So that’s not true at all. For example, of the T14 all but three have gone mandatory Pass/Fail, with Michigan and Georgetown going optional Pass/Fail after receiving grades and only Chicago sitting out there looking the fool.
But this also misses the point. The dean says nothing “can protect you from competition from students at other schools” but the reality is a blanket policy does offer that protection. Only a blanket policy eliminates any stigma to choosing a Pass/Fail grade. As long as there is an option, every student with a “Pass” looks like they had something to hide.
And don’t lose sight of what we’re really talking about here: “Pass” grades. If students are failing it doesn’t matter if it’s an “F” or a “Fail.” Pass/Fail isn’t letting bad students walk, it’s about protecting otherwise passing students from the vagaries of a curve in a wildly unpredictable time.
Students are not happy — one of the nicer comments described the school as responding “callously, not seriously considering a wealth of student input, brazenly putting the school’s ranking prospects ahead of student interests” — and for good reason.
Dean Cole continues:
This all would not be an issue if ALL law schools went to January/February On-Campus Interviews. To date, only one school has formally announced that they will, namely, Columbia Law School. A January/February OCI schedule would allow for schools to adopt a mandatory, across the board Pass/Fail system, because it would afford firms the opportunity to see your Fall 2L grades. With any schools NOT agreeing to January/February OCI’s, firms would fill jobs with GRADED students in August, leaving the students at January/February schools with nothing left. It would be irresponsible of us to put you in that position of false hope.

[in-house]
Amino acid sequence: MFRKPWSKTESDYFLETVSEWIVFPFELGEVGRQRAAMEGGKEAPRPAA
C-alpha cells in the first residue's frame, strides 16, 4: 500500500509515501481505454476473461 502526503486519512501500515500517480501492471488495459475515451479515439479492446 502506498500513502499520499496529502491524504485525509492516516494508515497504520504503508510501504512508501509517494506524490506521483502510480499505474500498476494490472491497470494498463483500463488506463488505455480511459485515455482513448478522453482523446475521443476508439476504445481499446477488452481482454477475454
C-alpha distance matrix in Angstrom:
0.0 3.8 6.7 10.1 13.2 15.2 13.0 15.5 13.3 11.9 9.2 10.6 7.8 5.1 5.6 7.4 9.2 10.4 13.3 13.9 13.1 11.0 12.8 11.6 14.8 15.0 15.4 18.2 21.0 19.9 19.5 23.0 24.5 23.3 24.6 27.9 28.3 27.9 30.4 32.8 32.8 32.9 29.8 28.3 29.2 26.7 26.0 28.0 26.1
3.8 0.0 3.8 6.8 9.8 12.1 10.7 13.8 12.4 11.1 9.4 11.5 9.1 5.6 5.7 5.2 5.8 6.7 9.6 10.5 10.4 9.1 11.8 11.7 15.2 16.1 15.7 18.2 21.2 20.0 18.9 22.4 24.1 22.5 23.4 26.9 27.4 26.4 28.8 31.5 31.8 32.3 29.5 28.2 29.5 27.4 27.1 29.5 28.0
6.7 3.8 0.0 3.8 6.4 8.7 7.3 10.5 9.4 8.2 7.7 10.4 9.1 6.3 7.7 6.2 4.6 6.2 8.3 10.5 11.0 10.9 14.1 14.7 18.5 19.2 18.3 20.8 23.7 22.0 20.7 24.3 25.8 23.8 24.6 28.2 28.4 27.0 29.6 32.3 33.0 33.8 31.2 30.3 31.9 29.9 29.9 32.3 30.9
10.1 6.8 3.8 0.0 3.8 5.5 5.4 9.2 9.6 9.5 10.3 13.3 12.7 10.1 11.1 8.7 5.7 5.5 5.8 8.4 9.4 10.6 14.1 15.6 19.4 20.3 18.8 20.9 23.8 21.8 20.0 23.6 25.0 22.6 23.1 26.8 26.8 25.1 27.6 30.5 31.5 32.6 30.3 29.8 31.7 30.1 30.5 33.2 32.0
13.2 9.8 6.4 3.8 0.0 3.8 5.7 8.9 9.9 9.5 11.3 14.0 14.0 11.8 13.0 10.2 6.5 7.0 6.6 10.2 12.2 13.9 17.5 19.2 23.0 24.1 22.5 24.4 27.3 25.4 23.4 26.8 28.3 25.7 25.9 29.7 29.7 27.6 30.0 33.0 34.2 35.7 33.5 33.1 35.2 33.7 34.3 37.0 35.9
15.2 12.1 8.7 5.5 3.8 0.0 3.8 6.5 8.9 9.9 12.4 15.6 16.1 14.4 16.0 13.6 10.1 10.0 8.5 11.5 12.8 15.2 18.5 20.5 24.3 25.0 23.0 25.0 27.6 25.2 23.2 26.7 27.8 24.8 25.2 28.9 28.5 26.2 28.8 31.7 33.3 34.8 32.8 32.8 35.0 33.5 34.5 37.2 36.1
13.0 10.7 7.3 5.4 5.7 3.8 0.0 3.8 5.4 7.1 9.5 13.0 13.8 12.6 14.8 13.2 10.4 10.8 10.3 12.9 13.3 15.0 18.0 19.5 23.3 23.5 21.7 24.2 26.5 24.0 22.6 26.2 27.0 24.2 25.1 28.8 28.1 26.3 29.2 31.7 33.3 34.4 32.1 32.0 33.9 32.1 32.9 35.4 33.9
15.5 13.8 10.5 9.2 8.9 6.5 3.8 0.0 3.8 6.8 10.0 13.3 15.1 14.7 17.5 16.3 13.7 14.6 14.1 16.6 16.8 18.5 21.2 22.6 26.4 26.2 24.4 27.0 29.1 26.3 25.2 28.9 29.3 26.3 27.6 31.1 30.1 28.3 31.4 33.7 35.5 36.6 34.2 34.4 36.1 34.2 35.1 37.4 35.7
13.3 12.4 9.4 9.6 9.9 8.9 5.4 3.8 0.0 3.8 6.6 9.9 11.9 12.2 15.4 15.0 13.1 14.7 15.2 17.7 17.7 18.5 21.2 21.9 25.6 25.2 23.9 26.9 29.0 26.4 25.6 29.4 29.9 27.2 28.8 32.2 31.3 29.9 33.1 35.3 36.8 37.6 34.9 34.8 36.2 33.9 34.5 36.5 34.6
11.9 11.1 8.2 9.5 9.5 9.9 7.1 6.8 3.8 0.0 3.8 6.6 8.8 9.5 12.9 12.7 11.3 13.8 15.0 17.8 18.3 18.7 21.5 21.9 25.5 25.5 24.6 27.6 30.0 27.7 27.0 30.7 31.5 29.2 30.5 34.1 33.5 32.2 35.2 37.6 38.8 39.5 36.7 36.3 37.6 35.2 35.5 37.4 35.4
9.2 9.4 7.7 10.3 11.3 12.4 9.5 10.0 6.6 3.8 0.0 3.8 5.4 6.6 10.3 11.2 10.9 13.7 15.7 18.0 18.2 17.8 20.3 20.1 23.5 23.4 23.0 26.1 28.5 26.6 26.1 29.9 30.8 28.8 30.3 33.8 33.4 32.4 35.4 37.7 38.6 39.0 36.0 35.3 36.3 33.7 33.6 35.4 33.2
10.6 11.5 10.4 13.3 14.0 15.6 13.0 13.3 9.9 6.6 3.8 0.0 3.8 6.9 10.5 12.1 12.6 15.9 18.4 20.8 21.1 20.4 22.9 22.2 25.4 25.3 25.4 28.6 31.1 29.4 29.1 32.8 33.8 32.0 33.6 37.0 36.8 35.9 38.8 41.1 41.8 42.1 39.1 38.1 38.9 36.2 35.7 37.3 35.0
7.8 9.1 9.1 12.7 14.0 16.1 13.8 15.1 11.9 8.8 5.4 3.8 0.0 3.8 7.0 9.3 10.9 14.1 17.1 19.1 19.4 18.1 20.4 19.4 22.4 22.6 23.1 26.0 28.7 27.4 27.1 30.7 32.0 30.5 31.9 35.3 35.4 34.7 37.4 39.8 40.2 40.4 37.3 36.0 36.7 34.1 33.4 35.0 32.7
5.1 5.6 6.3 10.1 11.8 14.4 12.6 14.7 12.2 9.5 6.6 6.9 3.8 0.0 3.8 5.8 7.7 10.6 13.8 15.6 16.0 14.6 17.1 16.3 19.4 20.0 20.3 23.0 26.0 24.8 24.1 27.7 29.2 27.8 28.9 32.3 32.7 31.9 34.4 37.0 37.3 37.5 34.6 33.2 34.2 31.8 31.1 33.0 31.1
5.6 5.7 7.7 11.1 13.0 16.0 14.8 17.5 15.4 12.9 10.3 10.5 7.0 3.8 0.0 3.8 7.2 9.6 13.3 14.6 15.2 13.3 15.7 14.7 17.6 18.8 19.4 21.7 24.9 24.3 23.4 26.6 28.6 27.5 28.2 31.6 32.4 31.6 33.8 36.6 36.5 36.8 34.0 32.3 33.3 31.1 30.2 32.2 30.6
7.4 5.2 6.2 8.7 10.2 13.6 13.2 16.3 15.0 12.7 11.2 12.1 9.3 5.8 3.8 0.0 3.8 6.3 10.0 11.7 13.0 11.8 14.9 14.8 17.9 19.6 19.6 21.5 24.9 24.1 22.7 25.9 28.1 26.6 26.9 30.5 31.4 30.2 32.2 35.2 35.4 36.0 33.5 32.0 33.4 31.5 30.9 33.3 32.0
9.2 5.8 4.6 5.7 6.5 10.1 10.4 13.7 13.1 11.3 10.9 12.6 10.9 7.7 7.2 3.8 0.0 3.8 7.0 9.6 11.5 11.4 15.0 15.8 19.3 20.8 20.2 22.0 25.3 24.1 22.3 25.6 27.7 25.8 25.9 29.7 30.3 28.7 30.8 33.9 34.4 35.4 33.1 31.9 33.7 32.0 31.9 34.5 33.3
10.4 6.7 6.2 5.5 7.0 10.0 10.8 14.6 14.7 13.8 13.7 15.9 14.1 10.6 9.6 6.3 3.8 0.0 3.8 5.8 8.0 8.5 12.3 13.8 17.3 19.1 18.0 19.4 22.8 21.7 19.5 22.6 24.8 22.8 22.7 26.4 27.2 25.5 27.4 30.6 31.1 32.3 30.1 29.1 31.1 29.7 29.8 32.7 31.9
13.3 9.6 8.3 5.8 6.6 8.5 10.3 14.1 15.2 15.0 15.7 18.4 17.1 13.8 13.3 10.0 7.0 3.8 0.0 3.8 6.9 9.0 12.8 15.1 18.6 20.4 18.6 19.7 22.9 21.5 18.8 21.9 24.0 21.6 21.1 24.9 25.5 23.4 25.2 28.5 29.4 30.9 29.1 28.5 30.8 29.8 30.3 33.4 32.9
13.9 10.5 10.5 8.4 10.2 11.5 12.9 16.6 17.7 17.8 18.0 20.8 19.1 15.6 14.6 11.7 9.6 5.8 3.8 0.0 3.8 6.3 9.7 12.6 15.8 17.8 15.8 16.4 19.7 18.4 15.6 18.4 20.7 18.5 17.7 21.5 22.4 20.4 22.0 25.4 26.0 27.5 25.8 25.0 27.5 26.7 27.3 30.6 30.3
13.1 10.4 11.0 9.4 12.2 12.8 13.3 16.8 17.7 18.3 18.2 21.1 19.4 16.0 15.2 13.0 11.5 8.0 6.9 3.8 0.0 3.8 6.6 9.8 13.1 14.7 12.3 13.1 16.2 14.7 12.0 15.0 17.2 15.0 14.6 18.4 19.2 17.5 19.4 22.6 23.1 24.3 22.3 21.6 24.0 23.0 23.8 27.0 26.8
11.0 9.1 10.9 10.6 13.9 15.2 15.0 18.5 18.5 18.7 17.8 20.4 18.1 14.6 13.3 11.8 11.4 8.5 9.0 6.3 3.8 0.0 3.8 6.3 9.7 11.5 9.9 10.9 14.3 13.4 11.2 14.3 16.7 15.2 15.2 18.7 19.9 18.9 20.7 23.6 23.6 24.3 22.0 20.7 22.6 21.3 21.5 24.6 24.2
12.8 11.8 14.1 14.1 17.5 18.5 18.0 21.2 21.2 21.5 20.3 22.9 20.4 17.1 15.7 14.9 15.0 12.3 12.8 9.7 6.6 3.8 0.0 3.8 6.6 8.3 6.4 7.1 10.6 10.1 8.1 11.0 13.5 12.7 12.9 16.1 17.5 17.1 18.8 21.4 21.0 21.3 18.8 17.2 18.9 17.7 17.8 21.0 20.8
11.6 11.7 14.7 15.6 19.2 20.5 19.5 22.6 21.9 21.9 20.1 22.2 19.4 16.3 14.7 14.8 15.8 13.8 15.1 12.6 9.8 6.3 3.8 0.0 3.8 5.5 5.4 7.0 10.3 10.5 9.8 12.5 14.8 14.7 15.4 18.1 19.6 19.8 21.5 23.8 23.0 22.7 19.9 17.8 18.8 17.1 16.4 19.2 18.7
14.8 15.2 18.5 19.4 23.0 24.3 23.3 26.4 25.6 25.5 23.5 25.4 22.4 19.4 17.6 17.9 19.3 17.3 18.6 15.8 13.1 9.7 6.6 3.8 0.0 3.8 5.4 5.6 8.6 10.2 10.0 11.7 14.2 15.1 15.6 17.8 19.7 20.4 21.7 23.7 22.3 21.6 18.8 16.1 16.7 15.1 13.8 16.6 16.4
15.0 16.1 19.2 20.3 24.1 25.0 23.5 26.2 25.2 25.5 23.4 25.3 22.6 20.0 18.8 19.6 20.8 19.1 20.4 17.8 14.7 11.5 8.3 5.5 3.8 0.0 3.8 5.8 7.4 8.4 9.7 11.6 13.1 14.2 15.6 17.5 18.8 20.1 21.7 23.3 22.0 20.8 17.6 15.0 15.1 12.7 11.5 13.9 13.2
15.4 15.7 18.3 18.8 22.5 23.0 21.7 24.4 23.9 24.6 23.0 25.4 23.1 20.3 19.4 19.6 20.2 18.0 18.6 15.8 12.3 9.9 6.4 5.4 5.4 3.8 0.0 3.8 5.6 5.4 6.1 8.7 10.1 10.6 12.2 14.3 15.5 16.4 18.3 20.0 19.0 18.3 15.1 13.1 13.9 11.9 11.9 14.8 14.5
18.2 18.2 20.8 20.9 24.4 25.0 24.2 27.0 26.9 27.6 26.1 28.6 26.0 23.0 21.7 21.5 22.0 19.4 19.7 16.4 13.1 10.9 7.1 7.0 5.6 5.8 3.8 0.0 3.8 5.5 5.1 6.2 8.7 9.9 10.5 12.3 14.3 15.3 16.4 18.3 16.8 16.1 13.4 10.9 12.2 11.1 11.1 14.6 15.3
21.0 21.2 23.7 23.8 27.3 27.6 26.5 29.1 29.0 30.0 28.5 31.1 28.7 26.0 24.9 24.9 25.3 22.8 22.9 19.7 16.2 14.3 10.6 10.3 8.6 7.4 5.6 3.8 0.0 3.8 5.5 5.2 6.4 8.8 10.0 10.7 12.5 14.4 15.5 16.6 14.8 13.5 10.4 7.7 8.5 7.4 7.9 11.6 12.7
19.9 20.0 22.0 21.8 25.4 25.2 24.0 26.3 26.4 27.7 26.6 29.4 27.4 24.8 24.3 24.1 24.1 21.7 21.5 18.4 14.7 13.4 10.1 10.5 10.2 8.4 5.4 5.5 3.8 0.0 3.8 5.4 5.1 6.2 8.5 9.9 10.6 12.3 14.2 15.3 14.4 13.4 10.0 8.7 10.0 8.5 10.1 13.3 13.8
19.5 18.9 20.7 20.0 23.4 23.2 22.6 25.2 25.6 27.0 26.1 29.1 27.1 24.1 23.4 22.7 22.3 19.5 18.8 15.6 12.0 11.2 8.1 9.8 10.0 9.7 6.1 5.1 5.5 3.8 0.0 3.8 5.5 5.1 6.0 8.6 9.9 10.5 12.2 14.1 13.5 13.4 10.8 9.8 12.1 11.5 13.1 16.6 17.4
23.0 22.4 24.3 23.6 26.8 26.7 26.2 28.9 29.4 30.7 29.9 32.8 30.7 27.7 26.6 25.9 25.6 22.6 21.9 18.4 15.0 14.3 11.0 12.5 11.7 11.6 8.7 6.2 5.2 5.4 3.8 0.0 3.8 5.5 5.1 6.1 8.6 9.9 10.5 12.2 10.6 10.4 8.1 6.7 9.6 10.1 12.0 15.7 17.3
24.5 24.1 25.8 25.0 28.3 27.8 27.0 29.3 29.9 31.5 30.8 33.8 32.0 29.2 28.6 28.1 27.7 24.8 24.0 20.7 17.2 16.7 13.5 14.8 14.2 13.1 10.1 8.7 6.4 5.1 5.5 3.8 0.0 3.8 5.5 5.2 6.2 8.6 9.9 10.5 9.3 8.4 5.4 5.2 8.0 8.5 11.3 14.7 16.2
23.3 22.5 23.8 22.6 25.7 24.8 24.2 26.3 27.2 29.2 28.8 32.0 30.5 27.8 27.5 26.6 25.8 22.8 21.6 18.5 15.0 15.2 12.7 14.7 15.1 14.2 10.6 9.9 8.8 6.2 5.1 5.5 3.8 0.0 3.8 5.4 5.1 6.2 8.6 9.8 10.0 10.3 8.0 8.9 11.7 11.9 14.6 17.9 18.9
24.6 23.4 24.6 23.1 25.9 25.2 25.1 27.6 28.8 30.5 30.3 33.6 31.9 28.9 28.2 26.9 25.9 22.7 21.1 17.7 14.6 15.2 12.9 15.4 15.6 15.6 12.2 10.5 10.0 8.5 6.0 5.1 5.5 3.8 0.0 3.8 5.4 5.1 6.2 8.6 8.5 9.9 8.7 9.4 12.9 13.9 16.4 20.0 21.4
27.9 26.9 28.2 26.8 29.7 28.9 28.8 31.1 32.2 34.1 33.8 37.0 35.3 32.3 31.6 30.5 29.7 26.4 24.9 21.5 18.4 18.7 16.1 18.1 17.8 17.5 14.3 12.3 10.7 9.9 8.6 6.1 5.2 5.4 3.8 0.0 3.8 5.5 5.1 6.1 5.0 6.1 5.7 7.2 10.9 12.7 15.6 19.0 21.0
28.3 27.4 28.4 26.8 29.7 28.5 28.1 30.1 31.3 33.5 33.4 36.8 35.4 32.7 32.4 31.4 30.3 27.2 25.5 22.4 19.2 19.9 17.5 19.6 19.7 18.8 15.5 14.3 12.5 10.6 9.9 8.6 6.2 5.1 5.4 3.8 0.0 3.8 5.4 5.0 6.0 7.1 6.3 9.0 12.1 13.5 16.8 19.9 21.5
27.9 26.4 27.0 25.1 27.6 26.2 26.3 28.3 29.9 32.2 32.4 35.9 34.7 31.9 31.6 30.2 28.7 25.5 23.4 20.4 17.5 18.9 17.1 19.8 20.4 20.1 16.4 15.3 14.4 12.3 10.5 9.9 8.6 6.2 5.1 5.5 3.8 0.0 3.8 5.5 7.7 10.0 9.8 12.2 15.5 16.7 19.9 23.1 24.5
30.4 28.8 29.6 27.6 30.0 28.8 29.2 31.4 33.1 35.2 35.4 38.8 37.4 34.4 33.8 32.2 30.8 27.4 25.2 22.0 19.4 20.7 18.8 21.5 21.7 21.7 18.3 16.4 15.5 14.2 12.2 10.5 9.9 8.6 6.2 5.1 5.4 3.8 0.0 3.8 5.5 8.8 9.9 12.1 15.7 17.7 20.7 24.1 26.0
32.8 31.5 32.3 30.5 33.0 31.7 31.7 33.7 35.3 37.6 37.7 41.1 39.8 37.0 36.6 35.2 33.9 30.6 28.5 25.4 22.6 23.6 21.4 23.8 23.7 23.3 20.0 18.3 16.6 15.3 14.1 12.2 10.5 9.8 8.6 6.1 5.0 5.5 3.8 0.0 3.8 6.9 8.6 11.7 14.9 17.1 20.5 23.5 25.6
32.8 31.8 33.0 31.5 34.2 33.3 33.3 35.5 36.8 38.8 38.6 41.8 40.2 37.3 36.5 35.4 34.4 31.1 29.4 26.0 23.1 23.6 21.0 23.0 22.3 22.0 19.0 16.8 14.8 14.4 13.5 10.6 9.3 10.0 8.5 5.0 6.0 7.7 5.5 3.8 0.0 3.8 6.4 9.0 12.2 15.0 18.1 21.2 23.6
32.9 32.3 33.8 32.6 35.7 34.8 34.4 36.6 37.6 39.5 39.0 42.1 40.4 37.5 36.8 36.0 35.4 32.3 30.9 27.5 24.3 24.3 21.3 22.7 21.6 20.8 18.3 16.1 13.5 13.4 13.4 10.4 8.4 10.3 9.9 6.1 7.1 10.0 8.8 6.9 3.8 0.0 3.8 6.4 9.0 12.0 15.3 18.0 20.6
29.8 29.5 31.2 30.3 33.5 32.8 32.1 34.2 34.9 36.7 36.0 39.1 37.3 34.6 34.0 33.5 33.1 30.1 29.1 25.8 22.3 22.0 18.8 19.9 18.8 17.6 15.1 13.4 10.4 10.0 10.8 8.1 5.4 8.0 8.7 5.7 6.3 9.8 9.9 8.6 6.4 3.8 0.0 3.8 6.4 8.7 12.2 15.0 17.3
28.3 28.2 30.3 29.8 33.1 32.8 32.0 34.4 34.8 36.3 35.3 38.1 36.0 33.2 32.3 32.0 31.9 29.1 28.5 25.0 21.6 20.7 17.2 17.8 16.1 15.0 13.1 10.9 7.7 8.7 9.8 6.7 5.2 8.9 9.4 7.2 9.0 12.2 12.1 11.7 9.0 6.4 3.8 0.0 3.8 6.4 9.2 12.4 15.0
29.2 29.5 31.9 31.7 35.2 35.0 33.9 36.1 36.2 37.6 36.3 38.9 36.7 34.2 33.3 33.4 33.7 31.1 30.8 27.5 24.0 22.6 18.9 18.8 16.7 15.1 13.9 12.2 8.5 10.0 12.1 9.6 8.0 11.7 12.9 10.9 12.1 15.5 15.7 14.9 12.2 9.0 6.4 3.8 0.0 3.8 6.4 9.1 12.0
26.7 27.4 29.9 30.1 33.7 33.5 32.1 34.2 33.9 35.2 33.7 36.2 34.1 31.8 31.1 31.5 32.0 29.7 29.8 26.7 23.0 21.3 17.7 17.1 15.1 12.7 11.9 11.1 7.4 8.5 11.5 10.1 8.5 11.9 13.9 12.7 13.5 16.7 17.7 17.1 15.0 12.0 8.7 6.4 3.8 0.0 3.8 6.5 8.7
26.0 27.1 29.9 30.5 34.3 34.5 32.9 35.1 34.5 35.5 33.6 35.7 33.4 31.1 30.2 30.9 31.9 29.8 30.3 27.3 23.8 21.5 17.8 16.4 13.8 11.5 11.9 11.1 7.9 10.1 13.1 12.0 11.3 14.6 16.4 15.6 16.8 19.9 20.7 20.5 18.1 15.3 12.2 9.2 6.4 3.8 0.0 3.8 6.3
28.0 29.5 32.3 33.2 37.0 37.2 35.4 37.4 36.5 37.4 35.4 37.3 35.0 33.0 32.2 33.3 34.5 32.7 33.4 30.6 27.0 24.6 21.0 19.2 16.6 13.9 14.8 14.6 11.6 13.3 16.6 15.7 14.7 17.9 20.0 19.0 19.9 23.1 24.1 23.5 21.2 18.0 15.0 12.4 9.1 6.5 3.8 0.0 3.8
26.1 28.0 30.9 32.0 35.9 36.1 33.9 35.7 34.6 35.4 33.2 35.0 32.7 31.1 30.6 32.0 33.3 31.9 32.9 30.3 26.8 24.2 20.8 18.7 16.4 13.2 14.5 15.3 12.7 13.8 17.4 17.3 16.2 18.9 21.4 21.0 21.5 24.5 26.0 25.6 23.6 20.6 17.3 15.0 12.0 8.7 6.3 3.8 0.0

First of all, this still labors under the misconception that the overwhelming majority of law schools are going mandatory Pass/Fail anyway and that OCI might well be moving to next winter no matter what because the firms themselves are not going to be ready to hire in August.
But it also continues to operate under this goofy conception that employers are going to uncritically hire a B student from one school as opposed to a Pass student from another. Yes, the straight A student is at an advantage over the straight Pass student. But the straight B student isn’t. And with a blanket policy, employers have to consider that every fully passing student might just be a straight A student and they’ll have to actually have an interview to figure out if the student is the right fit (or consider myriad other indicators like first semester grades or law review membership). The point is the only decision that throws students under the bus is the non-blanket route.
Thankfully, there’s still a whole month for the school to take a step back and fix this. Take the time to examine what other schools have actually done and, if OCI is the big concern, take the time to build a coalition with peer schools to push for a winter OCI. There are a lot of options available to the school right now… and very few of them could be any worse.
Earlier: Top Law School Sparks Controversy For Maintaining Grading Curve During COVID-19
When A Law School Says ‘Don’t Contact The Media,’ You Should ABSOLUTELY Contact The Media
Law School Offers Pass/Fail But Only If You Tell Them A Good Enough Story About How COVID Hurt You
Prominent Jurist Tells Law Schools And Gunners To Stop Freaking Out About Pass/Fail Options
Joe Patrice is a senior editor at Above the Law and co-host of Thinking Like A Lawyer. Feel free to email any tips, questions, or comments. Follow him on Twitter if you’re interested in law, politics, and a healthy dose of college sports news. Joe also serves as a Managing Director at RPN Executive Search.